Lions in Amboseli’s marshes

Amboseli is place of diversity and contrast. If you are a landscape photographer there is a vast palette for you to work with. If you are a birder you will “betwitched”. If you enjoy wildlife, the elephants will command your attention. And, at the crepuscular time of the day you have a good chance of seeing cats – from lions to cheetah and servals.

“We go out to find our subjects before the sun rises because we want to catch them in the gorgeous light, and that’s really only allowed for a very short moment, and then, of course, it’s a hot stinking day for the rest of it. Then the time with the most exquisite sunlight is at sunset.” ~ Beverly Joubert

We stayed at Serena Lodge in Amboseli with our hosts, Wild Eye Destinations and Photography. The lodge has an electric fence around its perimeter. As we gathered at 6h00 for a cup of coffee and a rusk on our third morning, we heard the lions roaring close to the lodge and by the sound of it close to the lodge’s perimeter fence. Just as dawn was breaking we found two lion families.

Two lionesses had chosen to keep their cubs inside the electric fence surrounding the camp. How clever was that. They must have known that the electric fence offered protection. They had also worked out that the electric fence had been broken and was not live so the cubs could move in and out of the fence without getting electrocuted.

As these lionesses had worked out that the electric fence had been turned off, the male lions never walked through the electric fence. Another example of the intelligence of wildlife, something we humans are still coming to terms with and fathom.

“Two very large lionesses walked much closer to me than I expected. They rippled with power and predatory presence. Massive shoulders moved under tawny skin ready to grab hold of a passing zebra or buffalo. One lioness looked at me and stopped, her eyes burning with alertness. ~ Dereck Joubert

It was obvious that these females were tired. The cubs were really demanding. The lionesses showed their irritation at the cubs continuing to try to suckle. The continual fighting for a nipple and those razor sharp small teeth must have hurt. The lionesses never snapped. They just rolled over or got up and moved to another position.

Lionesses have a demanding and vital role in the pride. They have to hunt. Capitulate to the males at the kill and have to support and suckle their cubs and their sister’s cubs. They do snarl at the cubs to signal their displeasure at the continued pressure from the cubs to suckle. It is difficult not to empathise how sore it must be to have cubs with sharp albeit small teeth tugging on their raw nipples. For all the ferocity bound up in a lioness it is a wonder they are so gentle and accommodating with their cubs. The cubs when not trying to suckle were very playful.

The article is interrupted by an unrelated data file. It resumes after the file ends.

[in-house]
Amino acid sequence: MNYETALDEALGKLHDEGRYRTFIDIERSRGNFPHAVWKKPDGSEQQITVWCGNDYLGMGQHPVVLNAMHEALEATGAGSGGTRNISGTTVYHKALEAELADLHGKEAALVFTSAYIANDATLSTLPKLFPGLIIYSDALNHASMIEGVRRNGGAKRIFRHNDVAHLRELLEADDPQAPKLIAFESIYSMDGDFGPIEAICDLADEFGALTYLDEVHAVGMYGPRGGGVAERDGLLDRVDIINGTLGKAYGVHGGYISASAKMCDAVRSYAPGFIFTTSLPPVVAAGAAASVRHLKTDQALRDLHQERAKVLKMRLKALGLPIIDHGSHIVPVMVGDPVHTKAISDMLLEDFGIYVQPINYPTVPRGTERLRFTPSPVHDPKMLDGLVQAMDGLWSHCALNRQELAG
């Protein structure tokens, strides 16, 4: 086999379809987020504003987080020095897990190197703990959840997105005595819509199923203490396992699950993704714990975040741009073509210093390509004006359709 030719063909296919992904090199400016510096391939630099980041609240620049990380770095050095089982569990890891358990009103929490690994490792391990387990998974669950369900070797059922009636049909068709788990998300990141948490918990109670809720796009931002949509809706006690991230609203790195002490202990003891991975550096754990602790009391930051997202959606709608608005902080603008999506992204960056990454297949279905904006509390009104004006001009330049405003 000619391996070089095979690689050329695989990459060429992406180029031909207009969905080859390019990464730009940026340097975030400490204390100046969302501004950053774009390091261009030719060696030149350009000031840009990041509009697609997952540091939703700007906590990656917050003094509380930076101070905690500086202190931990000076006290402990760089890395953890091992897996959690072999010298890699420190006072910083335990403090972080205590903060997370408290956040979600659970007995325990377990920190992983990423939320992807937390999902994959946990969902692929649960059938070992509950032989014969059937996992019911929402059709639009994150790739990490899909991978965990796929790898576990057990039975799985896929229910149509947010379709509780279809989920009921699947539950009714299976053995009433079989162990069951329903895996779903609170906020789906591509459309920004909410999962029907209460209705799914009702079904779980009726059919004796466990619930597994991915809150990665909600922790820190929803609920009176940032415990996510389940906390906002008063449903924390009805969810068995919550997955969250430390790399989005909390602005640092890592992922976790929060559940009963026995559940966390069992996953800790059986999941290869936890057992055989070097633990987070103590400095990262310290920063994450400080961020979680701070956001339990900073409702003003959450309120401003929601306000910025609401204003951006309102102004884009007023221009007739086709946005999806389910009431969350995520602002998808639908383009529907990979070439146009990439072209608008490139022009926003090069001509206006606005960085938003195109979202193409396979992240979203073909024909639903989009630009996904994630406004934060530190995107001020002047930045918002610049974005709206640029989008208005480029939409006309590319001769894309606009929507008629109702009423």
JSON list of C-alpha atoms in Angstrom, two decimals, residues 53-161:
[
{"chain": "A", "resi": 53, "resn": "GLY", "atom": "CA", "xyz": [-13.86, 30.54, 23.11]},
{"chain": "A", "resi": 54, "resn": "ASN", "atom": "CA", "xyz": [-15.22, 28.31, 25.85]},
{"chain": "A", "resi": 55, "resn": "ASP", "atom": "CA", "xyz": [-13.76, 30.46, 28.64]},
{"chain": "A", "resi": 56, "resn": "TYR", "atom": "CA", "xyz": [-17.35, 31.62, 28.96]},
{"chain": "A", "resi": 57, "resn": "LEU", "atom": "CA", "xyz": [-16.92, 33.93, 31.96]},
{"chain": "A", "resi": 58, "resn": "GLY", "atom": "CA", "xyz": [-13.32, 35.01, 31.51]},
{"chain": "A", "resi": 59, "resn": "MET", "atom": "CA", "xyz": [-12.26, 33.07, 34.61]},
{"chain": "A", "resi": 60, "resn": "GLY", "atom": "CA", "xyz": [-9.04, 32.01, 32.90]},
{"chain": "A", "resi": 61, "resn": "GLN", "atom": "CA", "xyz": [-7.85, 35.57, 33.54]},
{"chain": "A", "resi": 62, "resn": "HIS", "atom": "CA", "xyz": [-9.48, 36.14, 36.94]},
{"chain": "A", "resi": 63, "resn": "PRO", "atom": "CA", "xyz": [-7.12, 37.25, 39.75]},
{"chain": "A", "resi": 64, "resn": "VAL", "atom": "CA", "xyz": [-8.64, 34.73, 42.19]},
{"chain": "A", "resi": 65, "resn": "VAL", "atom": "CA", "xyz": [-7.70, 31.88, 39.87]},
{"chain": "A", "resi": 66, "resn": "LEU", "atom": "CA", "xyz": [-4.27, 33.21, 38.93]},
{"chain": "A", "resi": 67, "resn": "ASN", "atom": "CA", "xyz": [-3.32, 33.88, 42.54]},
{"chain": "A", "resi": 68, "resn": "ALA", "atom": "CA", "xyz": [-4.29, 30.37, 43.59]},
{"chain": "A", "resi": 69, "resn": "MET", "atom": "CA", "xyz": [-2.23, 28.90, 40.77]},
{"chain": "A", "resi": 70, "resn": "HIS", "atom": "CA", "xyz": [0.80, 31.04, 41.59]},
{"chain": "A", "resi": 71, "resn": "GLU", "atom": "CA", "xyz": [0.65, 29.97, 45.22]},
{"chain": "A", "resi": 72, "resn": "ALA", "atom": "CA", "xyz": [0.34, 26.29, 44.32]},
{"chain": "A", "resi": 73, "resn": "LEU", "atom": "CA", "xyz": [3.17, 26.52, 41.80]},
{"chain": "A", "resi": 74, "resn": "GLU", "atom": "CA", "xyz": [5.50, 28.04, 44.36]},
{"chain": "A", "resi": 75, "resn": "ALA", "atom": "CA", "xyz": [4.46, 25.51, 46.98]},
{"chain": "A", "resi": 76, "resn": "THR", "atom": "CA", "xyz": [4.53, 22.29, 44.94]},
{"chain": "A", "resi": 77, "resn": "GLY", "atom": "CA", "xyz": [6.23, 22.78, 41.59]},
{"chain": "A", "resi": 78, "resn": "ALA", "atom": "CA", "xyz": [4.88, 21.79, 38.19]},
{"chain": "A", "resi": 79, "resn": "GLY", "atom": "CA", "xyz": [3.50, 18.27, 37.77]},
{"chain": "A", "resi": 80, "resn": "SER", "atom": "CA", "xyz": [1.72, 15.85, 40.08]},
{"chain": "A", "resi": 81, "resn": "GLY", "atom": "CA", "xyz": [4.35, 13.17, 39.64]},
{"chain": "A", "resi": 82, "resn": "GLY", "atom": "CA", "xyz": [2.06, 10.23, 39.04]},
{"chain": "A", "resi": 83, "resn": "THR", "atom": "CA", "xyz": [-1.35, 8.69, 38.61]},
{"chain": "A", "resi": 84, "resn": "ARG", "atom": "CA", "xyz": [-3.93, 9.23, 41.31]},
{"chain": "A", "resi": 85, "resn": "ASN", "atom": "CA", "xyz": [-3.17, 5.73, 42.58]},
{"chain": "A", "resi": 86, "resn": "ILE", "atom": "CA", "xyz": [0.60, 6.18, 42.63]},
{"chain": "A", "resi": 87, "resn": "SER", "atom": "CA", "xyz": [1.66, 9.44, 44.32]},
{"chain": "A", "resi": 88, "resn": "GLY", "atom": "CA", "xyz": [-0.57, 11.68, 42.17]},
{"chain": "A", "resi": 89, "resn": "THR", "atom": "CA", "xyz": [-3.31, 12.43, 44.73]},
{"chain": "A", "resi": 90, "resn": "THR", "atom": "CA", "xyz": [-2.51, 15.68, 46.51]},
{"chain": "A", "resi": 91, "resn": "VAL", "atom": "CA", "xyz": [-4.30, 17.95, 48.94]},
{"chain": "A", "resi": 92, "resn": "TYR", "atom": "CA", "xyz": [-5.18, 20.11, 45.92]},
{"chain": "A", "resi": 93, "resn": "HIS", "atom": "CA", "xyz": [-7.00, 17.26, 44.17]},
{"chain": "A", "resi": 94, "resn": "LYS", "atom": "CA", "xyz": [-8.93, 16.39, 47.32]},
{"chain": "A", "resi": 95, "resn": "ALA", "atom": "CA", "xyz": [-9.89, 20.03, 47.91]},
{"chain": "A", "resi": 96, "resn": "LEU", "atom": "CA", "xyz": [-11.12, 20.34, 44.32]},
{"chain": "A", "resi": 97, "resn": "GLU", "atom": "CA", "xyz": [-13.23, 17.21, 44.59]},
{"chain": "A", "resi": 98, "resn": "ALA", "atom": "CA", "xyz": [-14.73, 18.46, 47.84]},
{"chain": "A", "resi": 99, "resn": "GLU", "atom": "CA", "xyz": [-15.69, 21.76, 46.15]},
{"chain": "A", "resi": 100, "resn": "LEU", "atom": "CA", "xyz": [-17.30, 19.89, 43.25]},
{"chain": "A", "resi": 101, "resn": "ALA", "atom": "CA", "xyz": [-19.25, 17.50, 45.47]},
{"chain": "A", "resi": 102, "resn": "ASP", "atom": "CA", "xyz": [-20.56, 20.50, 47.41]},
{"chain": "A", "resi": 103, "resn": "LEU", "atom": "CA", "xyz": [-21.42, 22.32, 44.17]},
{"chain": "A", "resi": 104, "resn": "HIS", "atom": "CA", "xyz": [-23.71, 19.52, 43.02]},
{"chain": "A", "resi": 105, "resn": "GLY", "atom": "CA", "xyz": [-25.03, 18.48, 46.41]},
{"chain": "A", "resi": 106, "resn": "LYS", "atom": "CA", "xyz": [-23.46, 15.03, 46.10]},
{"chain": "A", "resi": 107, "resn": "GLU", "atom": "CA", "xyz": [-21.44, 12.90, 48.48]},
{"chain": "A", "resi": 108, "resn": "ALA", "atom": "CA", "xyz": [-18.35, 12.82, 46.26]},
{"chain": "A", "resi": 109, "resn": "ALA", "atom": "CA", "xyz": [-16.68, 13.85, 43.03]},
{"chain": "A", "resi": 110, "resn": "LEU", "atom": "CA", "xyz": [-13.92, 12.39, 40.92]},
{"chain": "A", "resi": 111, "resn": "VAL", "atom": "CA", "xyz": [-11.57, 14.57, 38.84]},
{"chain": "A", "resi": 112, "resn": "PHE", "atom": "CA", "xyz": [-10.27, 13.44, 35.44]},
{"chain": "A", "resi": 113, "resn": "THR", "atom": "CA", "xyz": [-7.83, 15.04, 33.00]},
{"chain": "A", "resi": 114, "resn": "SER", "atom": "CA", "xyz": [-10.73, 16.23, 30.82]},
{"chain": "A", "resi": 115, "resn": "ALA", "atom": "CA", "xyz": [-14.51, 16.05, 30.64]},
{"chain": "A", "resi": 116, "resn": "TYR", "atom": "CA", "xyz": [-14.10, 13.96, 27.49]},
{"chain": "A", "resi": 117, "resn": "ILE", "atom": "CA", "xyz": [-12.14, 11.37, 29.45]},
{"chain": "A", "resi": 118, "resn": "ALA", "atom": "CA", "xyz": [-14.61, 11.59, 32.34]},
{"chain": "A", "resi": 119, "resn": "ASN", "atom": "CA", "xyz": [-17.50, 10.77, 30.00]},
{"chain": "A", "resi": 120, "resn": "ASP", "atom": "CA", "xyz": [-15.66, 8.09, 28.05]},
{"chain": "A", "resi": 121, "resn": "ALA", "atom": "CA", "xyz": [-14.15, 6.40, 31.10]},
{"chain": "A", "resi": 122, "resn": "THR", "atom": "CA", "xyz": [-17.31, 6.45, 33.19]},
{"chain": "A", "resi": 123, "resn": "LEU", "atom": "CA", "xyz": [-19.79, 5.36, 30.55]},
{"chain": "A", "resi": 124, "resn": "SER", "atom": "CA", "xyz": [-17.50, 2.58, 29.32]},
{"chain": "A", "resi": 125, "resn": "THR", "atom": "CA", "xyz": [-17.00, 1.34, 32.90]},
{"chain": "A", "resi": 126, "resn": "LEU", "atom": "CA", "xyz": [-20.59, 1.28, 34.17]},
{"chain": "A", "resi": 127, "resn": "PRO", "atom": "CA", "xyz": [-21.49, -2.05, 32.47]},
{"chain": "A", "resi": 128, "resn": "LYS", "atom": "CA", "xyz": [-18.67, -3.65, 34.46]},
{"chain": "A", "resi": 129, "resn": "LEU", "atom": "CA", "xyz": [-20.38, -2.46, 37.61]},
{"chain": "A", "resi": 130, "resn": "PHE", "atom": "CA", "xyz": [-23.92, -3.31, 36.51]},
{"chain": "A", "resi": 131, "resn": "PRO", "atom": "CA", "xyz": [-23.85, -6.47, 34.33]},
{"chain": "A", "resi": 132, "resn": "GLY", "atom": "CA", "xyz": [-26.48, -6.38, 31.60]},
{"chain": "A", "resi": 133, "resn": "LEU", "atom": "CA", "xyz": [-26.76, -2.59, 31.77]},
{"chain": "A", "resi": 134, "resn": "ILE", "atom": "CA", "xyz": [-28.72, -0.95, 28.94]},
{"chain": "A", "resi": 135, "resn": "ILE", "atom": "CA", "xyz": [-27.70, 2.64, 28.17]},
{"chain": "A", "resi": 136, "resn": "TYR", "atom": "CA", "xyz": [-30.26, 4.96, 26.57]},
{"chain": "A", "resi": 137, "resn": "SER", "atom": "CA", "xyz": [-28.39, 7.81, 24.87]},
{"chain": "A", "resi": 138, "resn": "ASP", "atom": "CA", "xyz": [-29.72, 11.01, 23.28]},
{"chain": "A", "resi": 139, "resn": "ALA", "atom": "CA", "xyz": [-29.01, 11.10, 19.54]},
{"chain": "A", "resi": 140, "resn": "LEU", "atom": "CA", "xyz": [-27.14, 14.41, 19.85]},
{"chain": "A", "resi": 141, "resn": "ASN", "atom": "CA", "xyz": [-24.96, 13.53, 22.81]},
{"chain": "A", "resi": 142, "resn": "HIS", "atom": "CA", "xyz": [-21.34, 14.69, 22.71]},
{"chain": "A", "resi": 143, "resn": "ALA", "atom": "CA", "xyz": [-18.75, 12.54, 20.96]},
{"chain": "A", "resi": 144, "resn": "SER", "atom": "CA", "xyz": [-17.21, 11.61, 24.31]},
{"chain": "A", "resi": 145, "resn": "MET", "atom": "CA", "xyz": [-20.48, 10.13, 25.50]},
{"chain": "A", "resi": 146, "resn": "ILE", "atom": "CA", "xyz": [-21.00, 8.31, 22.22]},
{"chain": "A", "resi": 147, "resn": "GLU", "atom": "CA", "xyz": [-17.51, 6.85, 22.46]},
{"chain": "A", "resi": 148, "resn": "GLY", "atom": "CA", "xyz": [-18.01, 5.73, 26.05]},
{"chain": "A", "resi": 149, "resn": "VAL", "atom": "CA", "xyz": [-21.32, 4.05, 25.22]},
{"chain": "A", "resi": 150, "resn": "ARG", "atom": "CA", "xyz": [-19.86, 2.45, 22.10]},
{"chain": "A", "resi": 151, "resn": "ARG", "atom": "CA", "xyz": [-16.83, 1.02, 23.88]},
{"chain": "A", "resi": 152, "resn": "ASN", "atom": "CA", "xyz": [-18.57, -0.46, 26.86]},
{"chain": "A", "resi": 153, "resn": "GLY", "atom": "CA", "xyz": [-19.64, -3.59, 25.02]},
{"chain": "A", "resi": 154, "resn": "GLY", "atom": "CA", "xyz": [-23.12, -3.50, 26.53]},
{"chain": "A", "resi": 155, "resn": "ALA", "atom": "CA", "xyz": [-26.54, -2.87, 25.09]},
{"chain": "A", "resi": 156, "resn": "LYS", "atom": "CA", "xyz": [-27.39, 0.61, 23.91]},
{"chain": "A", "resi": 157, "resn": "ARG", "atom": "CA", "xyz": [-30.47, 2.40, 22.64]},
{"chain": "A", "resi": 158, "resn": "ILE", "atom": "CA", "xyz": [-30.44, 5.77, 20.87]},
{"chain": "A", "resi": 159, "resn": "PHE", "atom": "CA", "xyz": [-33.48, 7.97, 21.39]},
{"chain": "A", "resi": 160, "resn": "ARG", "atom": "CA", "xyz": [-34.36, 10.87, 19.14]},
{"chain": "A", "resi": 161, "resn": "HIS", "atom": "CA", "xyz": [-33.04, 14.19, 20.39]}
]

The two males in the pride had quite different manes. The one less dominant one had a large brownish mane and the other more dominant male had a Mohican style mane like those seen in Tsavo.

The males have little to do with the cubs. At best they seem to tolerate them. The males generally remained some distance from the females and all the cubs.

“A world without the distant roar of lions at dawn as the mists start to lift is too terrible to contemplate.” ~ Dereck Joubert

The grass thickets and palm thickets provide good cover for the lions. Just outside the lodge’s electric fence was an open area with low grass which provide an ideal place for the cubs to play. Despite all their demands, the cubs were very affectionate towards the lionesses.

The cubs seemed to be particularly demanding. I am not sure why. Difficult to tell. We only saw them first thing in the morning or last thing in the evening. It did rain heavily in the early afternoon and occasionally at night. They seemed to be constantly hungry. Yet there was plenty of game around so I am sure the lionesses hunted regularly.

The weather is variable in the long rains. Some days we had good light and others we had diffused overcast light. Other times it was raining. No matter the weather, the males seemed to keep their distance from the family. At one point one of the males showed a little aggression towards one of the cubs and a lioness reacted very aggressively towards the male – enough said!

Statistics on the disappearance of iconic wildlife – “we are losing one rhino every 8.5 hours, five elephants every hour, and five lions a day to poaching, conflict, hunting, and human encroachment.” ~ Dereck Joubert

The males watched the family through the light rain with moderate interest from about 100 metres away. The males remained with the pride for two days before moving off to patrol their territory and we never saw them again.

The wonderful aspect about sightseeing on safari is that you are constantly surprised about what you see. And if you watch quietly for a while the complex interactions will become apparent and the structure of the family will slowly be revealed to you.

“The deep roar of a lion at dawn stirs a primal shiver in us. The dense cool dawn air is a perfect carrier. No matter how far away, your instincts are awakened and an the wildlife holds its breath.” ~ Mike Haworth

Explore, seek to understand, marvel at its interconnectedness and let it be.

Have fun, Mike

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